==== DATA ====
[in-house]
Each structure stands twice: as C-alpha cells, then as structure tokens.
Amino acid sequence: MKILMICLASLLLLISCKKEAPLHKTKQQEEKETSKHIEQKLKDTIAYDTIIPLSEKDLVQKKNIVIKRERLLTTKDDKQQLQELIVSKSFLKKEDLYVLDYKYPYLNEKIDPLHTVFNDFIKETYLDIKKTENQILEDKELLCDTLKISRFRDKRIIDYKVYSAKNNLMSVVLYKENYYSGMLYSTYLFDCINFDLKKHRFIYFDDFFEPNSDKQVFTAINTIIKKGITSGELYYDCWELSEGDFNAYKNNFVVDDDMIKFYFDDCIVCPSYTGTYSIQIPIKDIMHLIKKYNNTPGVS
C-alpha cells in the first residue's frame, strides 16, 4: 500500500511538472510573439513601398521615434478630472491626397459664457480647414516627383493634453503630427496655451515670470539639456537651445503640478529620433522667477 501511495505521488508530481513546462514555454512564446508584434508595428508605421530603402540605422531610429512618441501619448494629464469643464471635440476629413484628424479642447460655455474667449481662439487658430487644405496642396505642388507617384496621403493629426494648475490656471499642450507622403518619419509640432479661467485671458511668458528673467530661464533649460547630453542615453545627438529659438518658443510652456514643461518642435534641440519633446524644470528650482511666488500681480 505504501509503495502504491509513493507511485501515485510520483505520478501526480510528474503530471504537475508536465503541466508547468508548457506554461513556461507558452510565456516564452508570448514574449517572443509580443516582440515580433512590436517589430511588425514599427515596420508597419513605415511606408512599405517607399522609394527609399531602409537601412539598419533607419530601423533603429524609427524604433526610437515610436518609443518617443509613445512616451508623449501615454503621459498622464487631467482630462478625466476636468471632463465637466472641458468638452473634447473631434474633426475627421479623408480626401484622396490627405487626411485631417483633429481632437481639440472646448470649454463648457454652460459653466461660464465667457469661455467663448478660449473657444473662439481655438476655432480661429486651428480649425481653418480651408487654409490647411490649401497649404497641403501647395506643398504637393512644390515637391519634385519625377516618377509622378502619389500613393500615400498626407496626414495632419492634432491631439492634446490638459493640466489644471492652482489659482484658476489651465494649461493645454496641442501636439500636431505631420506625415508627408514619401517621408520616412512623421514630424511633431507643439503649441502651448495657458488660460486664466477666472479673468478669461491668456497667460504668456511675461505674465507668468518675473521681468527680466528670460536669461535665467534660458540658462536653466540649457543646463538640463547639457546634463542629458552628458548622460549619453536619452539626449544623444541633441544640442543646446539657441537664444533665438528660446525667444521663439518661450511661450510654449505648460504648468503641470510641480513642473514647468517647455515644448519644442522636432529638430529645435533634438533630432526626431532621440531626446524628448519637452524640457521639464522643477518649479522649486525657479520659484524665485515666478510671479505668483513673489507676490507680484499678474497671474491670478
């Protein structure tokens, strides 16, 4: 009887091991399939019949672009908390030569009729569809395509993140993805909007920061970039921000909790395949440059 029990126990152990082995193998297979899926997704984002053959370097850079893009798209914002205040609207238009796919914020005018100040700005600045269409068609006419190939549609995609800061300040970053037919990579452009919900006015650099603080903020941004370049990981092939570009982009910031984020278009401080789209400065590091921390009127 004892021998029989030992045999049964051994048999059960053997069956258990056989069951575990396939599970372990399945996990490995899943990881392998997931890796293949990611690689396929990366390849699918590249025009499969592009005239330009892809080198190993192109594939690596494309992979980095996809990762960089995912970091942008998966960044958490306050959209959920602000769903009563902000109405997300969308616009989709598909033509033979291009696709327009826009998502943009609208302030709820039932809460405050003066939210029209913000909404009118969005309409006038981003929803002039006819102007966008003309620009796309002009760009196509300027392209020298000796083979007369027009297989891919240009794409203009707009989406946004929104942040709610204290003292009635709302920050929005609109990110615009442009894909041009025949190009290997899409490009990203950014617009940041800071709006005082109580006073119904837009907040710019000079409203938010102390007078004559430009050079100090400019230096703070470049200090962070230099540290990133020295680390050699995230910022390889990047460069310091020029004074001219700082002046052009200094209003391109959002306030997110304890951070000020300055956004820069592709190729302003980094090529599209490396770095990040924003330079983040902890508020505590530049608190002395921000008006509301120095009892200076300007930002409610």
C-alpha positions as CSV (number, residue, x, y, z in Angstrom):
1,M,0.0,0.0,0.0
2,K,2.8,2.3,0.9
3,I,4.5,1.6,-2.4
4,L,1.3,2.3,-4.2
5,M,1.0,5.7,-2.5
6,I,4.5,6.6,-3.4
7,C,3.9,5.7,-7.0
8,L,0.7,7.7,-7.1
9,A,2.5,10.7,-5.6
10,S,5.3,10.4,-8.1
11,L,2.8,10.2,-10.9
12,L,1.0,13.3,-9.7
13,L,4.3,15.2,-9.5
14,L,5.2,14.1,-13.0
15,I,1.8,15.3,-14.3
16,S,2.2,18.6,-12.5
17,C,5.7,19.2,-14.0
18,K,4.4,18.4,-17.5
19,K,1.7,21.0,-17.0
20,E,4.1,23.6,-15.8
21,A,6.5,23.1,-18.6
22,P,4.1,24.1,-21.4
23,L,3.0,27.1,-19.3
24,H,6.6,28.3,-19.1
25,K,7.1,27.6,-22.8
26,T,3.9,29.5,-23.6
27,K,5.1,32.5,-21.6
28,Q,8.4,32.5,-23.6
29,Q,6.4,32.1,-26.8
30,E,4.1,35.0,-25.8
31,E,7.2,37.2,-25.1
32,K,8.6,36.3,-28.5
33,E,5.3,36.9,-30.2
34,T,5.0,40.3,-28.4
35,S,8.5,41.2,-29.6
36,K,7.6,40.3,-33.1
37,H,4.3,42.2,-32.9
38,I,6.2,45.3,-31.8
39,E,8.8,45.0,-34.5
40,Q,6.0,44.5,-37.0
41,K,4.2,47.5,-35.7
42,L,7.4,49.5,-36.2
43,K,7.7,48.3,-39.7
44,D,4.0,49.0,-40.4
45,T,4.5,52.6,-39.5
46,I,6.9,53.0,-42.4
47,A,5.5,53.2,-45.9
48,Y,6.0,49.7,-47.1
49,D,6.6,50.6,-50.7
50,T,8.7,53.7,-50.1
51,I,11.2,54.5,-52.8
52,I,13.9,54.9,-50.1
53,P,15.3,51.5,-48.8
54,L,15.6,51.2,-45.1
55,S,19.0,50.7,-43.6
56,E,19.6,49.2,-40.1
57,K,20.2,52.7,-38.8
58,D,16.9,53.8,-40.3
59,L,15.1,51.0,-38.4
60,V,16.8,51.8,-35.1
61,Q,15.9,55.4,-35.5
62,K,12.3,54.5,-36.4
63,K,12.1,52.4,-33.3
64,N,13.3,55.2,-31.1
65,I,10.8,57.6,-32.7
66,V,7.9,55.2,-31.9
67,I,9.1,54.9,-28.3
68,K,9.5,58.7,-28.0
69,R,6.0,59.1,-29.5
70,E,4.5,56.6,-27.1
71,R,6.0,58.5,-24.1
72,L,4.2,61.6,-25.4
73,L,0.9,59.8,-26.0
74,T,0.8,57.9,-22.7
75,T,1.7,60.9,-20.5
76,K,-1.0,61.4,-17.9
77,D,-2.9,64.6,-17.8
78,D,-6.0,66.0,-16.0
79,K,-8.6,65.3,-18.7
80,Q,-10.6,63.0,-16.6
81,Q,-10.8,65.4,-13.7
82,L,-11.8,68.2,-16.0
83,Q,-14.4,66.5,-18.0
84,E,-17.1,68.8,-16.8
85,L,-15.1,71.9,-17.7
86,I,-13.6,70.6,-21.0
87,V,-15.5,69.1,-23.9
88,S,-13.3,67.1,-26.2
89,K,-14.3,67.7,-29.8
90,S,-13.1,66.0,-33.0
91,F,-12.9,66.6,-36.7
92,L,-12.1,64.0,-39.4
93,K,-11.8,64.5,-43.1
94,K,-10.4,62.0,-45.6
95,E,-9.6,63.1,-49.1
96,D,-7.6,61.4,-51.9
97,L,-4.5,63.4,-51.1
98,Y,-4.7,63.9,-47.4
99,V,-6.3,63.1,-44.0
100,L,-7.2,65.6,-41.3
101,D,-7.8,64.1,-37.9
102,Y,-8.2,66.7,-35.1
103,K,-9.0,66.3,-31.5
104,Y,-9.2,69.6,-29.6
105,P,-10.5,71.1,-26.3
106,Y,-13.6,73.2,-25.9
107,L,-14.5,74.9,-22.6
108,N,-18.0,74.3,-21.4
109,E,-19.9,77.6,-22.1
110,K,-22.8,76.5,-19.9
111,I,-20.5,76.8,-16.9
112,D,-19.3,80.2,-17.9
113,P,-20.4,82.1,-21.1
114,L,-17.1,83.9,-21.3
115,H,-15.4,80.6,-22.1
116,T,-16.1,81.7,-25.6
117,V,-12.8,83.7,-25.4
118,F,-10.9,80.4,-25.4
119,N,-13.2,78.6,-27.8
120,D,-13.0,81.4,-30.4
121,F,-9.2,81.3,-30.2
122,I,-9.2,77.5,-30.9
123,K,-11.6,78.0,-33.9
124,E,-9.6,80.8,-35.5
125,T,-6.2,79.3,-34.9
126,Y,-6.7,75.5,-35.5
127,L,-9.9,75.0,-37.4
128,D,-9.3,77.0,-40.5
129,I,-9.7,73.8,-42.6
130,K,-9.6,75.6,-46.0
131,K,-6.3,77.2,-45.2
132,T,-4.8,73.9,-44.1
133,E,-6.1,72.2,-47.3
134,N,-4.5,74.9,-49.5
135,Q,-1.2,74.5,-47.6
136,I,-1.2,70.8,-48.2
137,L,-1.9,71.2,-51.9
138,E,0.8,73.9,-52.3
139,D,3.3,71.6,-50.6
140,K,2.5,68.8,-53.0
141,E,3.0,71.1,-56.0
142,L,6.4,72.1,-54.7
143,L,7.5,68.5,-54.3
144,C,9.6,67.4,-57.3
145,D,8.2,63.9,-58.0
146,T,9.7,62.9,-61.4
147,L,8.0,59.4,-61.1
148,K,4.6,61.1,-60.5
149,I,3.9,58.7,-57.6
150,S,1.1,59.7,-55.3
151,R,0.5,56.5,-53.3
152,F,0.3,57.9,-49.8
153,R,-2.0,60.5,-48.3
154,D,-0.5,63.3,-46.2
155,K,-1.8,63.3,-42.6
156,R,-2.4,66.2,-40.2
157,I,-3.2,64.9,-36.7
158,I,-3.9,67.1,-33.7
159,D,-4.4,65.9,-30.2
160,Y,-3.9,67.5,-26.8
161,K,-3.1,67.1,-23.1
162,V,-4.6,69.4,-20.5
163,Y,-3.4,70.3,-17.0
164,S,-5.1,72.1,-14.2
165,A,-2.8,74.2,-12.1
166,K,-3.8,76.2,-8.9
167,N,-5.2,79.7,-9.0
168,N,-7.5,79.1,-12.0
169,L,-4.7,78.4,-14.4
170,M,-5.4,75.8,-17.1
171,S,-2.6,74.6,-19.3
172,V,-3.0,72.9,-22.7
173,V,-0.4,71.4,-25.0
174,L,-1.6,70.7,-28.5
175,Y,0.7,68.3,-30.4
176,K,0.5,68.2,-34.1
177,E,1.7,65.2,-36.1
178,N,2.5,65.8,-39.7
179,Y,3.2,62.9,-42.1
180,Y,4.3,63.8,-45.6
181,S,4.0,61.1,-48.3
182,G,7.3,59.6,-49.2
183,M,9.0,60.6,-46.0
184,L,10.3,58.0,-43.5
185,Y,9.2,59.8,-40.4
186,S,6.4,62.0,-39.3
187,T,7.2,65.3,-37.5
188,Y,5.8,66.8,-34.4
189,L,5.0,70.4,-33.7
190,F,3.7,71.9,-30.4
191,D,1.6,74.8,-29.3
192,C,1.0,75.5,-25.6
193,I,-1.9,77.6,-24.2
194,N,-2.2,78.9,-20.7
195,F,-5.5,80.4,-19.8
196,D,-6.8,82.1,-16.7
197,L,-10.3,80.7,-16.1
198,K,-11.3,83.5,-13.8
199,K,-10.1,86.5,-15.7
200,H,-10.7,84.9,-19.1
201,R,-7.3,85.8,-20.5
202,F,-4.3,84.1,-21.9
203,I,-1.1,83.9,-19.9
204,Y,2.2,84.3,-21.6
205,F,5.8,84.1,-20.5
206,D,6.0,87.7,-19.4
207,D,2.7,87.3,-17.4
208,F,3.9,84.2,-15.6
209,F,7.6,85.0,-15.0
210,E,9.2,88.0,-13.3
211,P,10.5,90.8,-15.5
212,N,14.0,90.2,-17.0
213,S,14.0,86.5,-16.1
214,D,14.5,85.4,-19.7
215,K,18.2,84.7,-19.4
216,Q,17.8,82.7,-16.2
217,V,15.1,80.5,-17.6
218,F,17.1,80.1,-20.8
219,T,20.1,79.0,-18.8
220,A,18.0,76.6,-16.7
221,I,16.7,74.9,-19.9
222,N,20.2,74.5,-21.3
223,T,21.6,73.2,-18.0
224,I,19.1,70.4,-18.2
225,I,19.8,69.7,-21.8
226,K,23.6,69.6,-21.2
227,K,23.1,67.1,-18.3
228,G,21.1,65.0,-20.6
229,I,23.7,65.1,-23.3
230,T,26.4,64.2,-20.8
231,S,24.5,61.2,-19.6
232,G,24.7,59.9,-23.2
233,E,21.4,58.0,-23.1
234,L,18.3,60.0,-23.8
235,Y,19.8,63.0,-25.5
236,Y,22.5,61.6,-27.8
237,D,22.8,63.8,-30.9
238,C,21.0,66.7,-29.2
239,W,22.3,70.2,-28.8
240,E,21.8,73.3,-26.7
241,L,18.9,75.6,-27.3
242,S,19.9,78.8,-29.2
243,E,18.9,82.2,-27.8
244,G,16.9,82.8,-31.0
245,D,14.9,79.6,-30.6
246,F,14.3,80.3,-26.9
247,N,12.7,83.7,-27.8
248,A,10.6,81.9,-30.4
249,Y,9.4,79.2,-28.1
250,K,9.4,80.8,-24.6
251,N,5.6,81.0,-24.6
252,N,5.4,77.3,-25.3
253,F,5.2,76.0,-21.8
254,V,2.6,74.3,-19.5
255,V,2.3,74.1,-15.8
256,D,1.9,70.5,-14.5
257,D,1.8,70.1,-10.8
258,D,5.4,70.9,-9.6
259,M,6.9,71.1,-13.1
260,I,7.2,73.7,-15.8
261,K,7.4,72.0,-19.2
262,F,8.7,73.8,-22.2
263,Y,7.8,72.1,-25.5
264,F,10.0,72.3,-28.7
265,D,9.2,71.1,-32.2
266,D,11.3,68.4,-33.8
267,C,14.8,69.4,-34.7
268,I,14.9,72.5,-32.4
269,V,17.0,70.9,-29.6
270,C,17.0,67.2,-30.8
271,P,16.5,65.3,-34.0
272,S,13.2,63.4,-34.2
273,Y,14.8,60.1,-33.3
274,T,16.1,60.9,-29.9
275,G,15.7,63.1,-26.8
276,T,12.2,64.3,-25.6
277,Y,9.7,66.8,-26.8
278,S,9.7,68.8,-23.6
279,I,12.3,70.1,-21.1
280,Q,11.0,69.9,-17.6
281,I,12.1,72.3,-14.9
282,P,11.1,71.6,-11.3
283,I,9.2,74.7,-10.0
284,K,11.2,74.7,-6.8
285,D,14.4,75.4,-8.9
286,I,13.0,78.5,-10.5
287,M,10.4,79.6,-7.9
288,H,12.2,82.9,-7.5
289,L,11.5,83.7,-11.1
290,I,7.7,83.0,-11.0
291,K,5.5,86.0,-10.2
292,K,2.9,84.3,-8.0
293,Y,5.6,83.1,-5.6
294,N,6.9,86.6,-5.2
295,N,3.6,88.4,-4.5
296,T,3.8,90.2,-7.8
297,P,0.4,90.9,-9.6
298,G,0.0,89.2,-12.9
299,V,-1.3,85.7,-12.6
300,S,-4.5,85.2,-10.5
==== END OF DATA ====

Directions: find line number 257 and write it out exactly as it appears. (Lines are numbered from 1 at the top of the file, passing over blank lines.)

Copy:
251,N,5.6,81.0,-24.6